January 27, 2015

Corp Fin: New CDI on Filing Non-Searchable Graphics & Images

One of the goals of Corp Fin’s “Disclosure Effectiveness” project is to modernize its filing framework, EDGAR. Not an easy thing to do, but it definitely could use a look. For example, use of multimedia in SEC filings poses challenges that requires a work-around when making a filing, as illustrated in this short video I have posted entitled “How to File Video on the SEC’s EDGAR.”

Last week, Corp Fin issued new CDI 118.01 of Regulation S-T, which addresses whether a filing can ever contain graphics or images that include non-searchable information. The answer essentially is: “yes, if the filer also presents the same information as searchable text or in a searchable table within the filing.” One small step forward for bar graphs, etc. But more relief will be needed as companies strive to make their filings more usable for investors…

Corp Fin also issued CDI 279.01 of Regulation S to address the relatively rare scenario about whether restricted securities acquired in a Rule 144 transaction (other than Rule 144(a)(3)(v)) from an issuer that was a foreign private issuer at the time of the acquisition – but is now a domestic issuer – may be resold in an offshore transaction under Rule 904 without regard Rule 905. Corp Fin’s answer is: “Yes. Rule 905 only applies to equity securities that, at the time of issuance, were those of a domestic issuer.”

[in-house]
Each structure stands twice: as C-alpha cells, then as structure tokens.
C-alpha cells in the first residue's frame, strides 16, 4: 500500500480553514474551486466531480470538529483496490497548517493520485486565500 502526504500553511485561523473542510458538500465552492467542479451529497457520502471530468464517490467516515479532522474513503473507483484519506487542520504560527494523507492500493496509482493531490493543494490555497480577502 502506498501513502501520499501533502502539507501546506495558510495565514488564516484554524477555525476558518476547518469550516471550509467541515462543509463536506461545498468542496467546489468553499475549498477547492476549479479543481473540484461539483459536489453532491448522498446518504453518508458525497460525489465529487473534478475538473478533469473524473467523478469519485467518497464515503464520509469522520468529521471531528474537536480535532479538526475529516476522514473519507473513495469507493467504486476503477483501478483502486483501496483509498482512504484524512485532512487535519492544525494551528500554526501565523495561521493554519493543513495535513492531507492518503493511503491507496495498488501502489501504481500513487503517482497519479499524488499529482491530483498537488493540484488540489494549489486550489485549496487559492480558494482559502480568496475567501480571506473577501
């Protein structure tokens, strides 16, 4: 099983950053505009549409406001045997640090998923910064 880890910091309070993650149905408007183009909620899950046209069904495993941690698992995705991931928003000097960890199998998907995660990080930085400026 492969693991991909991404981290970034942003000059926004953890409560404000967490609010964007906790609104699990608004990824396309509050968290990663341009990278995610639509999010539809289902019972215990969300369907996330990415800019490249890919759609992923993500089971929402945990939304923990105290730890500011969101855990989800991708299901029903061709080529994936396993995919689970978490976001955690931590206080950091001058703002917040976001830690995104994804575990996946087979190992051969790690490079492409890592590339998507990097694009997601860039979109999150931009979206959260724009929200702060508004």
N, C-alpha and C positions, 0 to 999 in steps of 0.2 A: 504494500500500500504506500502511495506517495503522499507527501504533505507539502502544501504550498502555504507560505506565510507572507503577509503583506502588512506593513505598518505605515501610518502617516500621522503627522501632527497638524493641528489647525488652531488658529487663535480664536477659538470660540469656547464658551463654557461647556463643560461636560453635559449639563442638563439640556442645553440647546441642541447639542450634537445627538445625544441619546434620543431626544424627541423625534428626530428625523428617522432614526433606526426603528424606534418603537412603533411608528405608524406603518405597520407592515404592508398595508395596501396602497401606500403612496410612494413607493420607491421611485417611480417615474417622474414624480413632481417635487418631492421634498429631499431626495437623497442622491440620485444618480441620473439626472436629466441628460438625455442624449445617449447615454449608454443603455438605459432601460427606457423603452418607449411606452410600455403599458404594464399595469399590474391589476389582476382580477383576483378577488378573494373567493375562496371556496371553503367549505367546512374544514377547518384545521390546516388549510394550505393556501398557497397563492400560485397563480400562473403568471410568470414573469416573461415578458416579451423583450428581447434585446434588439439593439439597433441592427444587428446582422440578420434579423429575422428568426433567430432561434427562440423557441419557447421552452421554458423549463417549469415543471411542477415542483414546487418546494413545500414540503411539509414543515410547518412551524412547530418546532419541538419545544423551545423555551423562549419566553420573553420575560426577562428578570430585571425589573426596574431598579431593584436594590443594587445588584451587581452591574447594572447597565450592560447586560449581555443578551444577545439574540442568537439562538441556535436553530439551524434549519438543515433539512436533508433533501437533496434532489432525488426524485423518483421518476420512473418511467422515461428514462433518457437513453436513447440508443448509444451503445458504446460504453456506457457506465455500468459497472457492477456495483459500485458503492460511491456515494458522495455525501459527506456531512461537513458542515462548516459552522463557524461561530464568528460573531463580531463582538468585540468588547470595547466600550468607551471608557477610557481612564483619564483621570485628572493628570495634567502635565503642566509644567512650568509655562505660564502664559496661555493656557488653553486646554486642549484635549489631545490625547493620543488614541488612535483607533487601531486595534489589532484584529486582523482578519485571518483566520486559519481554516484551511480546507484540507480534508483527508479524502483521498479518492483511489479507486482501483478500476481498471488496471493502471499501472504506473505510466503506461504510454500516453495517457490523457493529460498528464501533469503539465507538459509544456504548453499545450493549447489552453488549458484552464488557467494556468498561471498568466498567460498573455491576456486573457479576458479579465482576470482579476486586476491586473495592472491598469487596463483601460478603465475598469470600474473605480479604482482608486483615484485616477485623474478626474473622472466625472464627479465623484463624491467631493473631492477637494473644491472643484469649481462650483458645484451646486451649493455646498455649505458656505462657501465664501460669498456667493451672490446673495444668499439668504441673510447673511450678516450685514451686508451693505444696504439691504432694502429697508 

First Multimedia Prospectus Ever Filed? 1985!

In response to my blog about my video regarding “how to file video on Edgar,” David Westenberg of WilmerHale informed me that in 1985, he was part of the team that handled an IPO that included the first use of multimedia. Due to its novelty at the time, it flummoxed the Corp Fin Staff and the company was told at the time by the Staff it would never again be allowed. Here’s the story from David’s IPO book:

In the 1985 IPO of Kurzweil Music Systems, the printed prospectus was polybagged with an audiocassette that contained a sound recording to demonstrate the ability of the company’s polyphonic digital synthesizer to replicate the sound quality and dynamic range of acoustic musical instruments. (In response, one state blue sky law administrator who was reviewing the offering submitted recorded comments on an audiocassette.)

Webcast: “Executive Compensation Litigation – Proxy Disclosures”

Tune in tomorrow for the webcast – “Executive Compensation Litigation: Proxy Disclosures” – to hear Pillsbury’s Sarah Good, Shearman & Sterling’s Doreen Lilienfeld and Winston & Strawn’s Mike Melbinger as they drill down on how proxy disclosure-related lawsuits are faring and what you can do to avoid them. Please print these two sets of course materials in advance:

Course Materials: Litigation Developments
Course Materials: Litigation Stats

– Broc Romanek